It's like the Internets because: It is all about mediated experience. Far more important than the tune being played, is the experience of listening to someone else listening to the tune. You start laughing because you hear this lady laughing, and soon you're laughing and the trumpet player is laughing, and you're all laughing and space and time have been transcended. It's about experiencing a "phenomenon", rather than music per se, and like the comment threads of blogs the laughing lady is helping you experience the phonograph (a revolutionary product of its era!). Much like "two girls one cup", the fun is in experiencing someone's experience, rather than the experience itself (if that makes any sense).
It's like the Internets because: when you go, you are forced to "filter" the information around you. You simply cannot take it all in. Instead, you grab onto a small detail in the square and experience only it, filtering out all the other "noise" surrounding you in so much seizure-inducing light. Just like the way in which you "filter" the Internets with your RSS feed or your search engine, Times Square presents a sensory overload within which you must make your way, ever incomplete.
is sometimes used as a coloring agent. It has found application in canned beverages, baked products, dairy products, ice cream, yogurt, yellow cakes orange juice, biscuits, popcorn-color, sweets, cake icings, cereals, sauces, gelatins, etc. It is a significant ingredient in most commercial curry powders.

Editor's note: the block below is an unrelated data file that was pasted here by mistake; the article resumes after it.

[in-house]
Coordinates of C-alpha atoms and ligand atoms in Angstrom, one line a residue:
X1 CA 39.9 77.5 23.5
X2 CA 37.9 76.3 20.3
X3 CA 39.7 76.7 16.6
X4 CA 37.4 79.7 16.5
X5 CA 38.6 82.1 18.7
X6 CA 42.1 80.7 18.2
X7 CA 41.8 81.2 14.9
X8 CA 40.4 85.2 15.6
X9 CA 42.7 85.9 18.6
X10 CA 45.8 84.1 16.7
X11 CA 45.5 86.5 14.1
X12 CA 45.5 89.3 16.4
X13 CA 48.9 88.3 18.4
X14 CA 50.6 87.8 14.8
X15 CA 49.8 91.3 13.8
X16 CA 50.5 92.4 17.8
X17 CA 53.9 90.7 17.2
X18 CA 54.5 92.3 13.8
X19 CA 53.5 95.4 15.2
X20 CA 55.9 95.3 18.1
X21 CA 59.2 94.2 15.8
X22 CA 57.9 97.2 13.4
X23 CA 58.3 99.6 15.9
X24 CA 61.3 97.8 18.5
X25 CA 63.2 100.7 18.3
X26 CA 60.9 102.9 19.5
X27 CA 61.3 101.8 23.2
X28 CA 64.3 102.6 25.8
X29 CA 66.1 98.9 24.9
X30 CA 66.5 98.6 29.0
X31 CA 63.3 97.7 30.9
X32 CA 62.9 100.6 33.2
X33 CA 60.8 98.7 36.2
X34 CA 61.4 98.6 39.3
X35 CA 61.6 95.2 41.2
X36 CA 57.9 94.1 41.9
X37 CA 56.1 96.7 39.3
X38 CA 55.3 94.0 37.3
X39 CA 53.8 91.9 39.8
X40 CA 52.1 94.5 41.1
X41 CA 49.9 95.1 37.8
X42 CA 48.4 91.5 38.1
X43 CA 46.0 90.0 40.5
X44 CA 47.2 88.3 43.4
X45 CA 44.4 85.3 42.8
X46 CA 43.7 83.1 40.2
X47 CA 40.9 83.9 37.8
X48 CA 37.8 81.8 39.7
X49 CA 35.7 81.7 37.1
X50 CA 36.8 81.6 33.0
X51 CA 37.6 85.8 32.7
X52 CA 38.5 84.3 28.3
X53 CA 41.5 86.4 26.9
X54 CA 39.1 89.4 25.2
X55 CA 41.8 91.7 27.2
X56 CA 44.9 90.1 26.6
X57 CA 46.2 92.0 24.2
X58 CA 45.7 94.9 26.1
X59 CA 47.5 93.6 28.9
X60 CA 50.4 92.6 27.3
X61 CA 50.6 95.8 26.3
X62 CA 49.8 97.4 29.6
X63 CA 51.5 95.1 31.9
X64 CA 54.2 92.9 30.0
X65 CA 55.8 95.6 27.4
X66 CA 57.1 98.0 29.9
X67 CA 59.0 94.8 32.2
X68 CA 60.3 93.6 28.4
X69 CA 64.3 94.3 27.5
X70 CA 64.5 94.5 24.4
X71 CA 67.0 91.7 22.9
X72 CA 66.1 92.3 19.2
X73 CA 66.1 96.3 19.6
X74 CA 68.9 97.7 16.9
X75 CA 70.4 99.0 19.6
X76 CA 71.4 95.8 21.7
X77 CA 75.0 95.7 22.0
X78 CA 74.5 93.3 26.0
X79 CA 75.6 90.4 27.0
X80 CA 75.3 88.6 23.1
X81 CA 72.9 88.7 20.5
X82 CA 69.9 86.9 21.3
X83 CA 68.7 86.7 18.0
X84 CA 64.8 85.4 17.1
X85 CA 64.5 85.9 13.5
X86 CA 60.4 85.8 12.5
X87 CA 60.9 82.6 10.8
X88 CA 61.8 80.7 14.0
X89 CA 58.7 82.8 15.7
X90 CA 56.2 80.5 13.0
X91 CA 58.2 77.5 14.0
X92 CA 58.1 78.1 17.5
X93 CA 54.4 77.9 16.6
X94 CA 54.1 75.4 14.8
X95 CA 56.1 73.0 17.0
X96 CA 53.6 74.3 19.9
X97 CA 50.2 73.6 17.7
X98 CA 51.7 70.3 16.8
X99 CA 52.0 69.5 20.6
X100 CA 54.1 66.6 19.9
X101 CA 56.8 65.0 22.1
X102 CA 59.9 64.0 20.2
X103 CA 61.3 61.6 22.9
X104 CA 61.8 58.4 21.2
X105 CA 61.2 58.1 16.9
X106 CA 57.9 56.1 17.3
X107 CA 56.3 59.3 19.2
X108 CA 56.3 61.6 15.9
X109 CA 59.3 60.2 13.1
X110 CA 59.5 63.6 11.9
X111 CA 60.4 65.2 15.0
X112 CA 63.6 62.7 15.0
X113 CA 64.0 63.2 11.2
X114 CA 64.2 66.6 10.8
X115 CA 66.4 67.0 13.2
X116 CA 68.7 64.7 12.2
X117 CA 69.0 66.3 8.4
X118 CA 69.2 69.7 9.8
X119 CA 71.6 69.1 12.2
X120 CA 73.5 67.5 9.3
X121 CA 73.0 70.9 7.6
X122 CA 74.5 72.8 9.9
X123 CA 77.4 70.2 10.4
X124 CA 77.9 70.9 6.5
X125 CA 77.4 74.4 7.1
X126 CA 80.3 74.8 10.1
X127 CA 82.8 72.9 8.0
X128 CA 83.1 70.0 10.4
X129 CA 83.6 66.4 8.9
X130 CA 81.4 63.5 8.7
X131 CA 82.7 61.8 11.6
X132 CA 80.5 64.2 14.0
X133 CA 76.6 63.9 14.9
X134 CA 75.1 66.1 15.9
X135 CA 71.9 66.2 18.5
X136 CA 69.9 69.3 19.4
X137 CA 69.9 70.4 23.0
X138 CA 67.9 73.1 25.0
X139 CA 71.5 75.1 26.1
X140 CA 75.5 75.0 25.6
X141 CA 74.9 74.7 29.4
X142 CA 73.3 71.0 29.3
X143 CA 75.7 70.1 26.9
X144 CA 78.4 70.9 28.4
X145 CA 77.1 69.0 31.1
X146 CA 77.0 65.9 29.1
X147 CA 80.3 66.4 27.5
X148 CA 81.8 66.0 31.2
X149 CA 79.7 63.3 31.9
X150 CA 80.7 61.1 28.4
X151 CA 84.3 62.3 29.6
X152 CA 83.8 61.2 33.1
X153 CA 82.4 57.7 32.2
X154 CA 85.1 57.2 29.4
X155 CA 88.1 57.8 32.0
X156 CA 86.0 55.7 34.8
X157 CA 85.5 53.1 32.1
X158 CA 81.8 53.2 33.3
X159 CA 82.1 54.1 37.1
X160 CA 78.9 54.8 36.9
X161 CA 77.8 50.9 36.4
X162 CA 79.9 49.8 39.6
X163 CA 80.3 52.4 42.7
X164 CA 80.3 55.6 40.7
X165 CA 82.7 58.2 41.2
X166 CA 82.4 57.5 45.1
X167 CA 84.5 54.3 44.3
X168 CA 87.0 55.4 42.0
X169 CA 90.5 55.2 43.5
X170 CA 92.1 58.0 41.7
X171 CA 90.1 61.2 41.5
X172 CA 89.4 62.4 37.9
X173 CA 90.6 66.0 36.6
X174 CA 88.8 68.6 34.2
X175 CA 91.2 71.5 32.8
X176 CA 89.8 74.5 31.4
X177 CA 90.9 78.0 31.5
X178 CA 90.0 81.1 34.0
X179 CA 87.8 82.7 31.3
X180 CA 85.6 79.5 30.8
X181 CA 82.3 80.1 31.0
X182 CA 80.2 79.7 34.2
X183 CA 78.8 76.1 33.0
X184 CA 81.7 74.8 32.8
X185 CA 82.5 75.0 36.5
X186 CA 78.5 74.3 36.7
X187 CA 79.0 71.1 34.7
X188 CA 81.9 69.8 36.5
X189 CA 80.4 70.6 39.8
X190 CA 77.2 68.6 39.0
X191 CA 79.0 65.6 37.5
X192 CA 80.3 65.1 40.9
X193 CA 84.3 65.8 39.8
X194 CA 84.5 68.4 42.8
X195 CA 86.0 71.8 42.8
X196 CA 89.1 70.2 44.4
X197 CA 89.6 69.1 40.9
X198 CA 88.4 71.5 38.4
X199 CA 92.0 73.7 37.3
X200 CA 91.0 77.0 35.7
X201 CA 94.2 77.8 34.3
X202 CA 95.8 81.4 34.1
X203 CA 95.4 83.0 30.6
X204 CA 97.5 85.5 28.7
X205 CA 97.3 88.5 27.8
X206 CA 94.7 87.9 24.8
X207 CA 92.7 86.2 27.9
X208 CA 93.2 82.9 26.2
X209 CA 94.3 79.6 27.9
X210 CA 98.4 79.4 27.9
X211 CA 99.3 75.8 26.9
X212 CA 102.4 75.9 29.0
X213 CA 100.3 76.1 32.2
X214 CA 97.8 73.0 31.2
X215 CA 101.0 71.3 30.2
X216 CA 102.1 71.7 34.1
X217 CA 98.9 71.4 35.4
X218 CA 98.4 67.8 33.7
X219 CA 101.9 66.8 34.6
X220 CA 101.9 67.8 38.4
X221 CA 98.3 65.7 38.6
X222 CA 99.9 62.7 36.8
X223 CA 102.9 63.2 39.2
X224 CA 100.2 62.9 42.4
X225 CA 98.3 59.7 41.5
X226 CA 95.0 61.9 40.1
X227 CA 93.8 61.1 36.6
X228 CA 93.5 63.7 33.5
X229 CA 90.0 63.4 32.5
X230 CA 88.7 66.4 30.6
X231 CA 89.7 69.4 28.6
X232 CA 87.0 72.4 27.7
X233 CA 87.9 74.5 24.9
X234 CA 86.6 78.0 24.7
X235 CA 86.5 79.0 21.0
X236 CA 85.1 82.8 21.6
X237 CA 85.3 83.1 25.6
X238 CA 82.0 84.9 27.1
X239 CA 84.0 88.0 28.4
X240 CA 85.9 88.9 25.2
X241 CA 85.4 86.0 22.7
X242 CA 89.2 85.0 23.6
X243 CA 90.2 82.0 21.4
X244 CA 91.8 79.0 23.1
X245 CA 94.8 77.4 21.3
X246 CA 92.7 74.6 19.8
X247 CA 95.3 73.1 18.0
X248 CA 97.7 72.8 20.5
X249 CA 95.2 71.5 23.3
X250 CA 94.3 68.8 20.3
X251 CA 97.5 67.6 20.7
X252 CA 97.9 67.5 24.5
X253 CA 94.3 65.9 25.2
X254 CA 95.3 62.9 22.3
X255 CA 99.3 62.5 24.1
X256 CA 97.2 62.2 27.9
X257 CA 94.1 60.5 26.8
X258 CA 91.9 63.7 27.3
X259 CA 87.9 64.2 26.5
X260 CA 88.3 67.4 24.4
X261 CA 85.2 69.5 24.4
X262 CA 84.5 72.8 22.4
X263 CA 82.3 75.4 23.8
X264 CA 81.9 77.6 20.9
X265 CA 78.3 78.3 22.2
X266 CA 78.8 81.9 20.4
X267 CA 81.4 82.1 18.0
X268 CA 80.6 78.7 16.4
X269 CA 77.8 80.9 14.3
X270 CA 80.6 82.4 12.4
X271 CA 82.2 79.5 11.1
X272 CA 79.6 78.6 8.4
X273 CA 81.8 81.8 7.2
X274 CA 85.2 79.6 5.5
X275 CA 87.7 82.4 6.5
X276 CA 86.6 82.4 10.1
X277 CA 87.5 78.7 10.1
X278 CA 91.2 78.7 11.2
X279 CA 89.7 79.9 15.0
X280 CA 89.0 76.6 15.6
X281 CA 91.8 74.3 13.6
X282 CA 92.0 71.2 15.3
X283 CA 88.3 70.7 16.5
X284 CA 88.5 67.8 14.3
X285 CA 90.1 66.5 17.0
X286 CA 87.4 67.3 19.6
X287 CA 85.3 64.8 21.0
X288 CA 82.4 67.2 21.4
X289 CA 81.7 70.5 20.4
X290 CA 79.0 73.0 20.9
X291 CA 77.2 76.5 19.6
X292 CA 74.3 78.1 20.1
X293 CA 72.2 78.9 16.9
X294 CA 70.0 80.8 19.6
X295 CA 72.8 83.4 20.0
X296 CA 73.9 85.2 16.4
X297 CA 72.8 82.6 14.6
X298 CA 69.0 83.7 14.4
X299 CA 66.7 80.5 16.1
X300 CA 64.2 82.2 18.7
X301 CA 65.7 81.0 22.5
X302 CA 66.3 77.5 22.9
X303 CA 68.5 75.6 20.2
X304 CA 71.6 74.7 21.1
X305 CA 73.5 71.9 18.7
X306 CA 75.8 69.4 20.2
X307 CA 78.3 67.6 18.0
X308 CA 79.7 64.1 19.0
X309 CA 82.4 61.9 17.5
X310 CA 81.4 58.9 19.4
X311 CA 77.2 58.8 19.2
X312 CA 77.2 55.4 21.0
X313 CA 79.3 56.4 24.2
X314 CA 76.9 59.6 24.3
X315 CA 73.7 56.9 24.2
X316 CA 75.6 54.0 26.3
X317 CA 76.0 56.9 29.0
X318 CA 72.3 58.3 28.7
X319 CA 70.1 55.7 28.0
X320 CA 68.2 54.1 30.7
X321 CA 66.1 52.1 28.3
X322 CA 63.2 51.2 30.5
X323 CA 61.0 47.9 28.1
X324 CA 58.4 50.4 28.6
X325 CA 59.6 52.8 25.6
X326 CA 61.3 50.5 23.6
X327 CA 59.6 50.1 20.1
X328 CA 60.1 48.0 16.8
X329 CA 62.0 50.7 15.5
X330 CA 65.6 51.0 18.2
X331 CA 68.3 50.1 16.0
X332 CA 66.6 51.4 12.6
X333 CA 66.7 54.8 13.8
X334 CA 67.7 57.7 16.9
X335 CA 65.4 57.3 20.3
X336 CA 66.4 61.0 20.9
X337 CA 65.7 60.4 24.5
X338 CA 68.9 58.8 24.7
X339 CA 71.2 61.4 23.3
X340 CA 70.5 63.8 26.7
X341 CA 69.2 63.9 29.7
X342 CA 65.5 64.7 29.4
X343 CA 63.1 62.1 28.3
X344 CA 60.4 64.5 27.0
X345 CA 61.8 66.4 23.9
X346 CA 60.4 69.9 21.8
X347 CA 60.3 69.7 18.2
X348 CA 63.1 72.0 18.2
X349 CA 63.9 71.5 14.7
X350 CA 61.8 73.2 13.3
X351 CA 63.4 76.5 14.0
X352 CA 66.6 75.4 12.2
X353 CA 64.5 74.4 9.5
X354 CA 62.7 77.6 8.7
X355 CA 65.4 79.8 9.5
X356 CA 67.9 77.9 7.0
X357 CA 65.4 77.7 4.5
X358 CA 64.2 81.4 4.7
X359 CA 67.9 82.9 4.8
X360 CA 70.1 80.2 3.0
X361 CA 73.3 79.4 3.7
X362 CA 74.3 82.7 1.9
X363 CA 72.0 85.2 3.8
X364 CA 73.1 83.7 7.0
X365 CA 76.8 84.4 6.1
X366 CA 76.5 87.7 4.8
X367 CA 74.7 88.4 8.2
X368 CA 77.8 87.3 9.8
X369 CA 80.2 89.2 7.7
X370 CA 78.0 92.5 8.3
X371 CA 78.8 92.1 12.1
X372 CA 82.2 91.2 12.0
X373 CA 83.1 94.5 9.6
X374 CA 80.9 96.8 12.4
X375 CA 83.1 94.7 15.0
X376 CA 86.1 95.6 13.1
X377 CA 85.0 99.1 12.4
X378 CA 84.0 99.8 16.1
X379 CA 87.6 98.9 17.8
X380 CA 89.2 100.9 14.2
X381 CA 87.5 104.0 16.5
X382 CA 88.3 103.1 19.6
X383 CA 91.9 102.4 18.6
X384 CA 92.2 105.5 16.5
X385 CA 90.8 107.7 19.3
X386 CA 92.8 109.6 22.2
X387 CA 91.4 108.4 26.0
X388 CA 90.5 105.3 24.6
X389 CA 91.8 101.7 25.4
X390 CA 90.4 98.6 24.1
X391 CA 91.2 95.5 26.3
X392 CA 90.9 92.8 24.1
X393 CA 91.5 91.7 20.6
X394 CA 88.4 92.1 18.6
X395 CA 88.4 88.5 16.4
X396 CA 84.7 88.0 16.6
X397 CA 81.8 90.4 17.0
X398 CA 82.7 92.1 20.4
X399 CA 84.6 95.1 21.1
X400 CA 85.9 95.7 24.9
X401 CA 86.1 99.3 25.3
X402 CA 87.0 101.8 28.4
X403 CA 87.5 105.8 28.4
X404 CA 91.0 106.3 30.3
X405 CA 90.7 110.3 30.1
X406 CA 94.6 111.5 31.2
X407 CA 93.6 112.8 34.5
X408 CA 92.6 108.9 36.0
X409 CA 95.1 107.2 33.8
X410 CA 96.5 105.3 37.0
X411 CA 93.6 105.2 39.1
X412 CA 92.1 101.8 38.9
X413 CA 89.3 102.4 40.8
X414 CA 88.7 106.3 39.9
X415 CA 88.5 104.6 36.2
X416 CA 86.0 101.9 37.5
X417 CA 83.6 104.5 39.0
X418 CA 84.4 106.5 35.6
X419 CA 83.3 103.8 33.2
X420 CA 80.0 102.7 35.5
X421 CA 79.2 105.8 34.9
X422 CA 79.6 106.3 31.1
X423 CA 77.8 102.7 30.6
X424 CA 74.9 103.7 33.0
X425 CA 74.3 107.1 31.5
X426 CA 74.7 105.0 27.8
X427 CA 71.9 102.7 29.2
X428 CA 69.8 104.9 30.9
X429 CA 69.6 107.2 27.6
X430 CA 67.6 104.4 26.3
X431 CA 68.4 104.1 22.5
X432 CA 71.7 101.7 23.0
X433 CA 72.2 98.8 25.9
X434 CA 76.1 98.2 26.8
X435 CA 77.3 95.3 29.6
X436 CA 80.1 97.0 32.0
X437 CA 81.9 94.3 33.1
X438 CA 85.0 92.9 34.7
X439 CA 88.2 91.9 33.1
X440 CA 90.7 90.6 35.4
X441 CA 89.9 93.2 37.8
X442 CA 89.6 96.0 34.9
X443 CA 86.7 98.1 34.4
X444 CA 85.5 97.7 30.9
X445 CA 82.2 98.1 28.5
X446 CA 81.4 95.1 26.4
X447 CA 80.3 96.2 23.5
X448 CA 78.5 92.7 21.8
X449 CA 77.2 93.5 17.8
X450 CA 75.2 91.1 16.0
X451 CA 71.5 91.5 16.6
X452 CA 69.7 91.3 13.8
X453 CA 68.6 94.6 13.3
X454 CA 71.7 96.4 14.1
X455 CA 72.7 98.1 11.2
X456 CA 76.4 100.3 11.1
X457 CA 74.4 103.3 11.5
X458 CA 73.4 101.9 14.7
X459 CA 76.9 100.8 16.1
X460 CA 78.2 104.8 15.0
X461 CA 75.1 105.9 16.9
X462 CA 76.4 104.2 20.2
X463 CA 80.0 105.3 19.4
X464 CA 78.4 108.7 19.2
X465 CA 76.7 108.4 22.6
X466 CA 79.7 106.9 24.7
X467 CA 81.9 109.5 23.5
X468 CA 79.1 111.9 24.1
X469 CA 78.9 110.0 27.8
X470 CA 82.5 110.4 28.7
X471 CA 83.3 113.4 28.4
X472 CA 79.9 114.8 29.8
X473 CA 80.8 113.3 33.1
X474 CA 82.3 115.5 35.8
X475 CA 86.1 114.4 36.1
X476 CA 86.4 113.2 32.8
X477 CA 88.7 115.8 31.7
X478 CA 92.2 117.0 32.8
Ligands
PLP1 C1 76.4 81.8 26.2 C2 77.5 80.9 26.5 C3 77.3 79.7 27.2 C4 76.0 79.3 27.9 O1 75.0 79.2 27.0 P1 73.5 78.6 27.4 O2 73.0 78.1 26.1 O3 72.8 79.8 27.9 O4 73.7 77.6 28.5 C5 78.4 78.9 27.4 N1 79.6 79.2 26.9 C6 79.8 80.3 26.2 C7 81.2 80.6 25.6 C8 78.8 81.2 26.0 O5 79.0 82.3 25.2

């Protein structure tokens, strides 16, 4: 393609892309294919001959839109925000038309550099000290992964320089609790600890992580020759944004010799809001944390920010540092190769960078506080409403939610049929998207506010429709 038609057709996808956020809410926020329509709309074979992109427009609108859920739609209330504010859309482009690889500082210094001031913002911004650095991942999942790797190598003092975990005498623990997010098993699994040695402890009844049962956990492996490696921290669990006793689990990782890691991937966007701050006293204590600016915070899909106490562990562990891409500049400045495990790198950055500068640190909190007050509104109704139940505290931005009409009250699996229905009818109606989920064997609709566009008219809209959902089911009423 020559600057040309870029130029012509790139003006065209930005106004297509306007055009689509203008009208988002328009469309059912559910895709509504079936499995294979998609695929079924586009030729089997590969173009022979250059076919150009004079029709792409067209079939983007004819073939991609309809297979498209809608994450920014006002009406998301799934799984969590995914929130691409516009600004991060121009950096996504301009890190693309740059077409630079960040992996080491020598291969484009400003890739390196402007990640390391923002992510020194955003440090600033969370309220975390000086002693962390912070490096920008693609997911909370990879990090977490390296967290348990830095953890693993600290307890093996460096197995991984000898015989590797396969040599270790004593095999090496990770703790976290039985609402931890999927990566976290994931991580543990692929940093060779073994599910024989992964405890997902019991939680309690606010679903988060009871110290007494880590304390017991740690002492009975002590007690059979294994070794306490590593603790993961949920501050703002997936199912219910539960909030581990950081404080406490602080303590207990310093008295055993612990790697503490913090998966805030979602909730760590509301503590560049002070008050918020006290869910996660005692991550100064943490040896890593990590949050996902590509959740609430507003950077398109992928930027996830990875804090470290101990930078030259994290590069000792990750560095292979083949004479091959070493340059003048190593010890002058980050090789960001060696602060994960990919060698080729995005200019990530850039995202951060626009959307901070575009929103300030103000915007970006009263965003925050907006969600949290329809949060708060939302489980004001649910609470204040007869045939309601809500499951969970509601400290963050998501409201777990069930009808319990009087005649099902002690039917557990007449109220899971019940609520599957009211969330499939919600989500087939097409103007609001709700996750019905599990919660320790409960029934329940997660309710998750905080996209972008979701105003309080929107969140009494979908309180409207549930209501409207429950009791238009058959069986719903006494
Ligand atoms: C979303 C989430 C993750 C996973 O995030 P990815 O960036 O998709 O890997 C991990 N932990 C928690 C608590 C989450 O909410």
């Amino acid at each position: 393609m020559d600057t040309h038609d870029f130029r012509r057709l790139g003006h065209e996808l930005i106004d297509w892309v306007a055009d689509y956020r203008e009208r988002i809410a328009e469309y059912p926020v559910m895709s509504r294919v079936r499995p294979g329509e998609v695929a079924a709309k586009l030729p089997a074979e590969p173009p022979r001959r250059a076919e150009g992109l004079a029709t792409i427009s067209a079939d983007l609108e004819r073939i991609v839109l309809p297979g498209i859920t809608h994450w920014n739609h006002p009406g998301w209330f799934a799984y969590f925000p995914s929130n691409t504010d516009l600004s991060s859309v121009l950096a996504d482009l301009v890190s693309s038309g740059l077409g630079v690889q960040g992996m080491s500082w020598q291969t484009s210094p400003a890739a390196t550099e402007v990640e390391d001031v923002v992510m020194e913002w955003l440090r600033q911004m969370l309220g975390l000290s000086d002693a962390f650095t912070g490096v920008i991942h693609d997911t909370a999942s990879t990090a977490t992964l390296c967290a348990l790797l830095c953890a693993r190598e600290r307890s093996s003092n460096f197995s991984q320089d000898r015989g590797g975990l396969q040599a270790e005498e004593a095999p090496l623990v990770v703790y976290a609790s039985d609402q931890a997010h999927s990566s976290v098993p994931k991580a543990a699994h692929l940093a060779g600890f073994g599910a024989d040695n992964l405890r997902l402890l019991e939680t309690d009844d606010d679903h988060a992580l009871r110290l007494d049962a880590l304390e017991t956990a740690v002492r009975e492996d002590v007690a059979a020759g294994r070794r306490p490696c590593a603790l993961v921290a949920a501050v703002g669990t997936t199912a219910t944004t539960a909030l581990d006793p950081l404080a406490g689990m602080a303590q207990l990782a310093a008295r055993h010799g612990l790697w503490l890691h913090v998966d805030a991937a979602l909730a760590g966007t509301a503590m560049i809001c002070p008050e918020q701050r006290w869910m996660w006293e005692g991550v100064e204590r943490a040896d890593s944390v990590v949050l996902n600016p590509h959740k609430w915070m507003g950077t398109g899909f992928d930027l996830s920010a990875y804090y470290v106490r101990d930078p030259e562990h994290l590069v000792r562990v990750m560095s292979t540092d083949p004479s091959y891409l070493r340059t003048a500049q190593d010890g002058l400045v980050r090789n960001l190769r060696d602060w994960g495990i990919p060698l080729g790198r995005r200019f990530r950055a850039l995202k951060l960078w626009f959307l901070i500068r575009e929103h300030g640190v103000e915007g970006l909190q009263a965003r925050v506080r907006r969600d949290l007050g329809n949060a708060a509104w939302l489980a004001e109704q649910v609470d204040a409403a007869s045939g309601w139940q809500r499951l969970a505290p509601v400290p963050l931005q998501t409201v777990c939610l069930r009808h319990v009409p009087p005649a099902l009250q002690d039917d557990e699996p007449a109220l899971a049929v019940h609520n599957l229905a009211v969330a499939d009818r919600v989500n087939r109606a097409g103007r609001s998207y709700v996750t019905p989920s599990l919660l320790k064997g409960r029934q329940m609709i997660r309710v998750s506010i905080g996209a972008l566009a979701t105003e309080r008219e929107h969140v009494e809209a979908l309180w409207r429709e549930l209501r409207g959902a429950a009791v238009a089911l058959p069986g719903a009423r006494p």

It's like the Internets because: It's a rhizome. Rhizomes grows in networks, sending off shoots underground in various directions, and lacking a distinct or clear center. Rhizomes can be very very large, and its impossible to tell sometimes where they "begin" or "end," as they continually flow in to any given direction, making it difficult to distinguish whether or not you're discussing "one" or "many" separate organisms. The Internets is exactly the same... where does one site begin and another end? Where is the "Center" of the internets? The Google HQ? (Plus, tumeric apparently helps you remember things for a long time... and the internets never forgets either.)
wikipedia again explains:
The Society for the Diffusion of Useful Knowledge, founded in 1826, was a Whiggish London organization that published inexpensive texts intended to adapt scientific and similarly high-minded material for the rapidly expanding reading public. It was established mainly at the instigation of Lord Brougham with the objects of publishing information to people who were unable to obtain formal teaching, or who preferred self-education. The Society was sometimes mentioned in contemporary sources as SDUK.
It's like the Internets because: The Penny Magazine was intended for the "everyday person", and because of the recent fall in the price of paper, the 1830s saw a flowering of small print journals that contained "information" for people moving to and concentrating in the rapidly-growing cities. The Penny Magazine was an almost encyclopedic tome of information, juxtaposing things like architecture next to diatribes about the working classes next to long descriptions of foodstuffs (e.g. butter, sugar, tumeric) next to woodcuts of savage beasts in the jungle.
In sum: I hope you enjoyed this list of things that are like the Internets.
What do you think? What else is like the Internets?